When we think about euthanasia, many of us picture an elderly person.
They've had many good years, but an illness has ruined their quality of life. They're in pain, and they want to end things on their own terms. For many people, this is an easy concept to accept.
But a recent case in the Netherlands is getting a lot of media attention, and it's troubling ethicists.
A sexual abuse victim in her 20s was allowed to go ahead with assisted suicide as she was suffering from "incurable" post-traumatic-stress disorder (PTSD), according to the Dutch Euthanasia Commission.
The law in the Netherlands states that doctors may perform euthanasia on anyone with "unbearable suffering".
The girl had been abused between the age of five and 15. As a result of her abuse, she suffered severe anorexia, chronic depression, and hallucinations.
Doctors said her conditions were "incurable" despite some small improvements in her mental state after intensive therapy. Two years ago, they agreed to her wish to end her life.
The doctors judged her to be "totally competent" and that there was "no major depression or other mood disorder which affected her thinking".
News of her death has triggered debate around the world about the ethics of assisted dying.
Nikki Kenward, from disability rights group Distant Voices, said: "It is both horrifying and worrying that mental health professionals could regard euthanasia in any form as an answer to the complex and deep wounds that result from sexual abuse."
UK Labour MP, Robert Flello said: "It almost sends the message that if you are the victim of abuse, and as a result you get a mental illness, you are punished by being killed, that the punishment for the crime of being a victim is death.
"It serves to reinforce why any move towards legalising assisted suicide, or assisted dying, is so dangerous."
In Australia psychiatrist and mental health campaigner Professor Ian Hickie echoed these sentiments, labelling the girl's euthanasia "entirely inappropriate".
"It makes all sorts of poorly substantiated assumptions about causation, available treatments, supportive care and prognosis.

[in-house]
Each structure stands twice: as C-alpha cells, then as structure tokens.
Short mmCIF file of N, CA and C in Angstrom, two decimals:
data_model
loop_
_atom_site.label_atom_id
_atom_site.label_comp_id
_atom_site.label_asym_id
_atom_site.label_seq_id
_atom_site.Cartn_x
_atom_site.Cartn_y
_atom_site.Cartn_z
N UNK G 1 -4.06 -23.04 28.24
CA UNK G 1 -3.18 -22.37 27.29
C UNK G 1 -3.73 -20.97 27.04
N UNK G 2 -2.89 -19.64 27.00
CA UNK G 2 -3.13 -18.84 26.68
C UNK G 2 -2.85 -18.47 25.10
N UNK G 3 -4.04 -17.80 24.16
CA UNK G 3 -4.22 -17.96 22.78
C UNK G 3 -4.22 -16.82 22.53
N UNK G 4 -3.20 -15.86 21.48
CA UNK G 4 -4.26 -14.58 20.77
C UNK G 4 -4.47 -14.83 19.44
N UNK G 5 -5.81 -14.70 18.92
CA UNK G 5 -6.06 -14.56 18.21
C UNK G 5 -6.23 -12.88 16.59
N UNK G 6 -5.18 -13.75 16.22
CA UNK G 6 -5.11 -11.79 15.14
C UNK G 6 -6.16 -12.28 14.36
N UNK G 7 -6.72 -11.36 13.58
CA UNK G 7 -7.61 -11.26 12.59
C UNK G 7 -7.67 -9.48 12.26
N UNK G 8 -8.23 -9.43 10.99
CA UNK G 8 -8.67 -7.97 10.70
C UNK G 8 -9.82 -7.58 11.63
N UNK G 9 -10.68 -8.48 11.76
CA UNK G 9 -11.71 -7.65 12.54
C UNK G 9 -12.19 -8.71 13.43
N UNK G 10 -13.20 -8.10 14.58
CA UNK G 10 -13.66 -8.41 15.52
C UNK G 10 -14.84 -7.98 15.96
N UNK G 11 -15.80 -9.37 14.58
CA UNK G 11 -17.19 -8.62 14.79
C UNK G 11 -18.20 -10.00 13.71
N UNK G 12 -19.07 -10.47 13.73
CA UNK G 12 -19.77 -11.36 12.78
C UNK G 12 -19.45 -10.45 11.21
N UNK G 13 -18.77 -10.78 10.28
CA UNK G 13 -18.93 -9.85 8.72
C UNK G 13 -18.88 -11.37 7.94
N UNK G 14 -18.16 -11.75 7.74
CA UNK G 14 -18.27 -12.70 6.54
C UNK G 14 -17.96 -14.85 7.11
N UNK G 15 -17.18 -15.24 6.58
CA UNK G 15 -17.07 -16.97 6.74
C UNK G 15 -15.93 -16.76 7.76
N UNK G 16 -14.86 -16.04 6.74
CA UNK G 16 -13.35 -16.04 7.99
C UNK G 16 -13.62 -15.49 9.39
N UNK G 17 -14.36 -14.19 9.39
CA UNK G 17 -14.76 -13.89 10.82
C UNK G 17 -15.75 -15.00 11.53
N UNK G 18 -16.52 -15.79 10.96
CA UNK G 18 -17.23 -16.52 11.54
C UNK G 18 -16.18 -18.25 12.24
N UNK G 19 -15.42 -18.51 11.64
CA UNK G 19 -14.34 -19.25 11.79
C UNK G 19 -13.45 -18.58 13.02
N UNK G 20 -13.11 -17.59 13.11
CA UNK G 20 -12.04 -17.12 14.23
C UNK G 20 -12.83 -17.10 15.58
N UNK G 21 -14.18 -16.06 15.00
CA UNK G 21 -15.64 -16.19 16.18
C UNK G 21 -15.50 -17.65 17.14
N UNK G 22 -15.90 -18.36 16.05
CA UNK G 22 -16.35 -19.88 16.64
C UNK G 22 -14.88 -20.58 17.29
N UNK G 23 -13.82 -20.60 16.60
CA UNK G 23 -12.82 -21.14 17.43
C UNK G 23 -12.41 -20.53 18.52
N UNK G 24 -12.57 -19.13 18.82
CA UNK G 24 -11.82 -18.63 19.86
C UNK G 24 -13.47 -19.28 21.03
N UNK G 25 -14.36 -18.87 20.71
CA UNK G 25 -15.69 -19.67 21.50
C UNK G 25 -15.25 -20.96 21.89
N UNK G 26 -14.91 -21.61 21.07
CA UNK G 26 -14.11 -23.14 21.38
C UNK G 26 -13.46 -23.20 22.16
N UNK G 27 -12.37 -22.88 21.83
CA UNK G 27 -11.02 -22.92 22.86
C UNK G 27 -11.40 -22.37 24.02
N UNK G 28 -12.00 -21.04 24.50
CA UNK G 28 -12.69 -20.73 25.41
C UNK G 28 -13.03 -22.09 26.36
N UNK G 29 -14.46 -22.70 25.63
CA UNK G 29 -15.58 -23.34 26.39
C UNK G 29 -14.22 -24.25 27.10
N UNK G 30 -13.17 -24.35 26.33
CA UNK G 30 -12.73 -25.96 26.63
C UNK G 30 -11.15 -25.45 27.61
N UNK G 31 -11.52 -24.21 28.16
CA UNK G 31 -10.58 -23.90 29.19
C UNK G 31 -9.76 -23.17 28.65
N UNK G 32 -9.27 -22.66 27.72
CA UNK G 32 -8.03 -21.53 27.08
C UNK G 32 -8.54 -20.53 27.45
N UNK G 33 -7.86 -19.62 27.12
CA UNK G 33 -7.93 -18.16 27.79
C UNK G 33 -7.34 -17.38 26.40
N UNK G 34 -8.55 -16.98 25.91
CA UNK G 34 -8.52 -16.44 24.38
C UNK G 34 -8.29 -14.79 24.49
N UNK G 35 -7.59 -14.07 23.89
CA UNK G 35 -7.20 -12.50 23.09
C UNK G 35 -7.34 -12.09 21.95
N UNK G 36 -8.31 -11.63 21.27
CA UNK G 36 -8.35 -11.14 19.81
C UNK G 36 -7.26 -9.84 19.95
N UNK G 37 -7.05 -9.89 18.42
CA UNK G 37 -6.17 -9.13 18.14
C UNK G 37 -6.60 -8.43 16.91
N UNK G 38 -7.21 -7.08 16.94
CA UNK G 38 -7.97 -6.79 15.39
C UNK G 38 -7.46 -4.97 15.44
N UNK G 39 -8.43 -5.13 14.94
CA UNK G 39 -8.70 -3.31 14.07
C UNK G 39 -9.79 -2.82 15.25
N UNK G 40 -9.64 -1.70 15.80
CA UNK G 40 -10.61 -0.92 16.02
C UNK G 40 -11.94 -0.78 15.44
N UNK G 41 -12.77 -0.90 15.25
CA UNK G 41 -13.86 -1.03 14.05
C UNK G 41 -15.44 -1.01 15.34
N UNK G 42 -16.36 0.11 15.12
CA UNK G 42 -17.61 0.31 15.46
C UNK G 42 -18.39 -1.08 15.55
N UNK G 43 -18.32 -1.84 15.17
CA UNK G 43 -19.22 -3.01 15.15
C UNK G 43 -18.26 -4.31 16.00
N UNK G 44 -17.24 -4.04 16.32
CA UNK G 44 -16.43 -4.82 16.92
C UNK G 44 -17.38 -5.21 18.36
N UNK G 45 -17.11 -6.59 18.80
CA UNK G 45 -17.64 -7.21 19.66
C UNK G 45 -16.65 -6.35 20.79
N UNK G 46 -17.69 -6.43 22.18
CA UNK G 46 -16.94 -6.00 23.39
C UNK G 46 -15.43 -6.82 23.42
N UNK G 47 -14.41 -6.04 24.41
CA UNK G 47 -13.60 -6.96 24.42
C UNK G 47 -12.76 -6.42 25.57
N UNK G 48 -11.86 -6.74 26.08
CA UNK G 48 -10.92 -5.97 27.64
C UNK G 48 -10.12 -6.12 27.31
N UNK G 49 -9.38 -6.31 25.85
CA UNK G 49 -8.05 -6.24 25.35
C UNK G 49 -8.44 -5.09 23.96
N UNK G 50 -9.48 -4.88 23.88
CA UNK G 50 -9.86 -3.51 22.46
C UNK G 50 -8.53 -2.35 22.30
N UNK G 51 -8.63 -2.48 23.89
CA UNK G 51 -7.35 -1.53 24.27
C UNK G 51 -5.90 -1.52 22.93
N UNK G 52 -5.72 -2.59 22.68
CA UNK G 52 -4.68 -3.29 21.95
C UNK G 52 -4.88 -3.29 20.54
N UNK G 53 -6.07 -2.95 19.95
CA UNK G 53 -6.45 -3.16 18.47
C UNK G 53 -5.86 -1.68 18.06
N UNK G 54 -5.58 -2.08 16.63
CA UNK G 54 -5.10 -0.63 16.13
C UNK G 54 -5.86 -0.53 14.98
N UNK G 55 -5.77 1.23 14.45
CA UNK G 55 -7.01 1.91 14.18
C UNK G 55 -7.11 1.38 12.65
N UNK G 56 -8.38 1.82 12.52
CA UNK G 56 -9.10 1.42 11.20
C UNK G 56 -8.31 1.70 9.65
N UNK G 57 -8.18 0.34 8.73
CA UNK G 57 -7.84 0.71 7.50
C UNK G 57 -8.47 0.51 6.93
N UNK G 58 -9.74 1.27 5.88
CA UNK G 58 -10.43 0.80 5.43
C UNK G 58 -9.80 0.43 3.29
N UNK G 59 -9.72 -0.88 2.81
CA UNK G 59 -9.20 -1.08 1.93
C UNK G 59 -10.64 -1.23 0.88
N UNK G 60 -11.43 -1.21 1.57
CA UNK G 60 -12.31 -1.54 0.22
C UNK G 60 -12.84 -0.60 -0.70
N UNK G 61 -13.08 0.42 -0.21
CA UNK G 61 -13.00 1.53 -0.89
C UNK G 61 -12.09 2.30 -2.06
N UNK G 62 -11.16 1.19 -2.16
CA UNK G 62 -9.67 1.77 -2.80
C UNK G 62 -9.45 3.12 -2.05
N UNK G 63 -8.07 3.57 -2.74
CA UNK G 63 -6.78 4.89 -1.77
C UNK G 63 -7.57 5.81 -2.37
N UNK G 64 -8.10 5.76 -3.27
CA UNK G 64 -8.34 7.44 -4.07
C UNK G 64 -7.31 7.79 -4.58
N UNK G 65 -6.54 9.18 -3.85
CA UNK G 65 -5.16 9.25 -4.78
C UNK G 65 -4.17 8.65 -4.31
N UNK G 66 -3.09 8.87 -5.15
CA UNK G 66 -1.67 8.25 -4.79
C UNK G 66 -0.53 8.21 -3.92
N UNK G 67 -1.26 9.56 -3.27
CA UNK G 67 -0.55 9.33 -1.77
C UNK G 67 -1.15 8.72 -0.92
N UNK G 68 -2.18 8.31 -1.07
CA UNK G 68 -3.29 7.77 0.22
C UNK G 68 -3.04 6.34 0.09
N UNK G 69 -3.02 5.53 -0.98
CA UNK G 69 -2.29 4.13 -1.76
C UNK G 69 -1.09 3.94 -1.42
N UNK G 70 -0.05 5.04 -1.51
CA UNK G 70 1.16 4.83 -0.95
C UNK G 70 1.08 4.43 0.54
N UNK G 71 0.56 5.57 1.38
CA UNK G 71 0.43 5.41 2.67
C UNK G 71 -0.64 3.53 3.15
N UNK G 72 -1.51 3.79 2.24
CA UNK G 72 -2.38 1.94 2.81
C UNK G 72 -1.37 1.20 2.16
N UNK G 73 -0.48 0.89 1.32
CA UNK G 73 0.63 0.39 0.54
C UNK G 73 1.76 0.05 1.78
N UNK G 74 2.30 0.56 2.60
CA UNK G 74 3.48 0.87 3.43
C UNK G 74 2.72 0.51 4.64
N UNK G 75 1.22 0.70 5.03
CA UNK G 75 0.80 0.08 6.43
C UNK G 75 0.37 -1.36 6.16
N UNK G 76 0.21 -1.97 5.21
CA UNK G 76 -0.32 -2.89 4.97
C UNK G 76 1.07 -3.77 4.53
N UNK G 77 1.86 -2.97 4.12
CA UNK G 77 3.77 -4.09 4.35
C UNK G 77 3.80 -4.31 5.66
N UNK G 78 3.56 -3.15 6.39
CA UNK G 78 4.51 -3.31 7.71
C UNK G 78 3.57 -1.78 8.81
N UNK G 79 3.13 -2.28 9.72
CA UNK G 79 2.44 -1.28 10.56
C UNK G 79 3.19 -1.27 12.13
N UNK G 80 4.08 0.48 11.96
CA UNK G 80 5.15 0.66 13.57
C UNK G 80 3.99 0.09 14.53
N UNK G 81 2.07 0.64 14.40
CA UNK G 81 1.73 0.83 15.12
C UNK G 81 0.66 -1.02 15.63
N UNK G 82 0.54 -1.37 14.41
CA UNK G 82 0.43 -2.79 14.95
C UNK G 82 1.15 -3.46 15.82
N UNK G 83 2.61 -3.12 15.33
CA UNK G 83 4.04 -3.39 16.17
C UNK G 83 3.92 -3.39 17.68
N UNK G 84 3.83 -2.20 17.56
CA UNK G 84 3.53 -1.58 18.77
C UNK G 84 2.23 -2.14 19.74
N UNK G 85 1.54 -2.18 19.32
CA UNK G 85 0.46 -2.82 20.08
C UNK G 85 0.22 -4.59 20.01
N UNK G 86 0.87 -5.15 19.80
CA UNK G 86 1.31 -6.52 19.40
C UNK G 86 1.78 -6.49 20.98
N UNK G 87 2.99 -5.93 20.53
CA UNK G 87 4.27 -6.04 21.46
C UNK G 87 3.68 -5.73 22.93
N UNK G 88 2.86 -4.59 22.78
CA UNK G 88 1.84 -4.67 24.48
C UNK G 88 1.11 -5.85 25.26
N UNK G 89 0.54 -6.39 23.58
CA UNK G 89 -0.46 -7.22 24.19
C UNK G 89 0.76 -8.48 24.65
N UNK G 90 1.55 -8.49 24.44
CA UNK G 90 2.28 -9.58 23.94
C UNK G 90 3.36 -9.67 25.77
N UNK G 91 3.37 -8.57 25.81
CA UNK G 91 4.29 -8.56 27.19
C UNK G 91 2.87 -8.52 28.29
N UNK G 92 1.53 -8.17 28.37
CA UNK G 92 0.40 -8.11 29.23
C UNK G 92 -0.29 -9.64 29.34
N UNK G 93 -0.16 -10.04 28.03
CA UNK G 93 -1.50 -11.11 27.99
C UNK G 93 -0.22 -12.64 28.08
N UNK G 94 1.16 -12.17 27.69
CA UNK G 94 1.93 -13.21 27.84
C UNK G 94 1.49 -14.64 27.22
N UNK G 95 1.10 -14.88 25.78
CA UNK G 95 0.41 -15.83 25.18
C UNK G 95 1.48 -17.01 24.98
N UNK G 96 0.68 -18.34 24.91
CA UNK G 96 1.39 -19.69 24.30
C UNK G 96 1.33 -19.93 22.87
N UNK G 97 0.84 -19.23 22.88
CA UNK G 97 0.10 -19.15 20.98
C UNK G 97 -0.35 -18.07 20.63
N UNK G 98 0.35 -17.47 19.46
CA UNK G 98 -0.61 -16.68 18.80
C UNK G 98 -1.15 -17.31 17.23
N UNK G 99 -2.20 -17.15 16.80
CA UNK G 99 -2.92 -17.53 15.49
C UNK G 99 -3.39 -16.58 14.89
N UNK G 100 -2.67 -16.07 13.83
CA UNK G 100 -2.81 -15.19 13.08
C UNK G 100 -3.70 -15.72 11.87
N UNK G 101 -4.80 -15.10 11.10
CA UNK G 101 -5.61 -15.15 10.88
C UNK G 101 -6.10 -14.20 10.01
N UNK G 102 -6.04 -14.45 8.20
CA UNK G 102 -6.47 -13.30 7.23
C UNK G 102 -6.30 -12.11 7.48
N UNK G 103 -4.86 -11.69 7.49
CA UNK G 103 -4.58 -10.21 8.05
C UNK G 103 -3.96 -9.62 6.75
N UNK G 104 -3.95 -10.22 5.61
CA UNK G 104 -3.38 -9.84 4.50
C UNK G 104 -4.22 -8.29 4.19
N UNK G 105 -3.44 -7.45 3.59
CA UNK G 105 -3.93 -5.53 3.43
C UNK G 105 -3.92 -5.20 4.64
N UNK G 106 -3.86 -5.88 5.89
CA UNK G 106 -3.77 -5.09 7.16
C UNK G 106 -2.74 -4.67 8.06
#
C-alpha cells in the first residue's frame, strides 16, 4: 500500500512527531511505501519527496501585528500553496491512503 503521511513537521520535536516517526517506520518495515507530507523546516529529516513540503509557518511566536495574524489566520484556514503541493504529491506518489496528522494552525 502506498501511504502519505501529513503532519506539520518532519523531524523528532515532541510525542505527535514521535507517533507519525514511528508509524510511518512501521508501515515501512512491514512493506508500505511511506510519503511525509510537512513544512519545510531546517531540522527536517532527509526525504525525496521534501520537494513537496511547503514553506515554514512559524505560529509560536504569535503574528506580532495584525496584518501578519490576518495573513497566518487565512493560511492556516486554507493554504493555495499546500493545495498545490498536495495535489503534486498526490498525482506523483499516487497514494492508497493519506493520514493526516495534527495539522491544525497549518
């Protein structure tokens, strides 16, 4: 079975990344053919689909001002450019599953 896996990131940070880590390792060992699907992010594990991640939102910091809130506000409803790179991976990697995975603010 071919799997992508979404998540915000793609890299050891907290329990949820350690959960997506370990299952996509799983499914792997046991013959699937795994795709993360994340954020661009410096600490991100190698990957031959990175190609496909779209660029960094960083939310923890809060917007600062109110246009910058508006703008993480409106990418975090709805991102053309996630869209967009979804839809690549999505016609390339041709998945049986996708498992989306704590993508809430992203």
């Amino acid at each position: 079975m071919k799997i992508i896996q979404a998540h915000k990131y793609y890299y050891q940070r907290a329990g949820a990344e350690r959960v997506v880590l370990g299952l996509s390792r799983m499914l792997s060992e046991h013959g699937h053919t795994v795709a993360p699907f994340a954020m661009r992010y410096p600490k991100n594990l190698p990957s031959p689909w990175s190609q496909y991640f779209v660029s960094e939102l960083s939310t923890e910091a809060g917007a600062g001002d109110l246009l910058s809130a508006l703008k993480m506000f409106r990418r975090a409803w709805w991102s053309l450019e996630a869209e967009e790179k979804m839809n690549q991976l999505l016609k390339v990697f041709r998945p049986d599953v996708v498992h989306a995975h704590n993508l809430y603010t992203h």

"It really demonstrates how the current concepts around euthanasia cannot be applied to mental illness".
But Philip Nitschke, director of Exit International, a non-profit organisation advocating legalisation of euthanasia, says the case has people in a flap as it feeds into the common belief that the euthanasia "slippery slope" is being played out in the Netherlands.
"[It] has been seized upon by opponents of voluntary euthanasia as evidence of an inevitable "watering down" of eligibility requirements for a Dutch assisted suicide. This is not true," he says.
One of the key elements of voluntary euthanasia is that individuals be of "sound mind" when they make the decision to take their own life. And this is where the 20-year-old's case concerns many people - is it possible to be suffering from PTSD and be of sound mind?
"[Sound mind] may be difficult to establish, but it can be established, and it's clear from this case the Dutch went to extreme efforts to find this out," says Nitschke.
"The decision, after several years, was that she could make an informed decision, and her wish was respected.
"Could her condition have improved with more therapy? Possibly, and she would have been made aware of this. Clearly she decided against it. I don't think we should be forcing people to suffer in the hope that their condition might improve. This is like asking the cancer patient to wait because there may be a cure."
Beyond the example of the 20-year-old, there is an overall rise in the number of people with mental illness using voluntary euthanasia in Holland.
Whereas just two people had themselves euthanised in the country in 2010 due to an "insufferable" mental illness, 56 people did so last year.
While euthanasia opponents find this statistic alarming, Dr Nitschke has the opposite response, and finds the figures "reassuring".
"It shows that in Holland there is the acknowledgment that serious mental suffering can be as debilitating as physical illness and should not be excluded from the option of an elective death to finally end their suffering. The increase reflects the growing acceptance of this within the medical profession".
The issue of 'rational suicide'
The idea that people do not have to be terminally ill or depressed to want to die can rattle those who have long considered themselves an advocate for euthanasia. When the person wanting to end their life is not an 85-year-old with terminal lung cancer and instead is a 20-year-old sexual abuse victim or a 45-year-old wanting to avoid jail, it challenges many people's concept of assisted dying.
This topic of rational suicide will be discussed at a conference in Melbourne in September. Belgium psychiatrist Dr Lieve Thienpont will attend and will be presenting the view that psychiatric illness is not a reason for excluding people from assistance to die.
The conference has been condemned by many in the medical profession (including Professor Hickie, who said he finds the concept "unacceptable") and Nitschke himself admits it's a "dangerous idea", but as he told The Guardian, "the reality is, a portion of our population will suicide and I don't think we should make it so hard.
"We need to acknowledge that suffering comes in many forms and if a rational person sees death as a solution, it's their decision, it should be respected".
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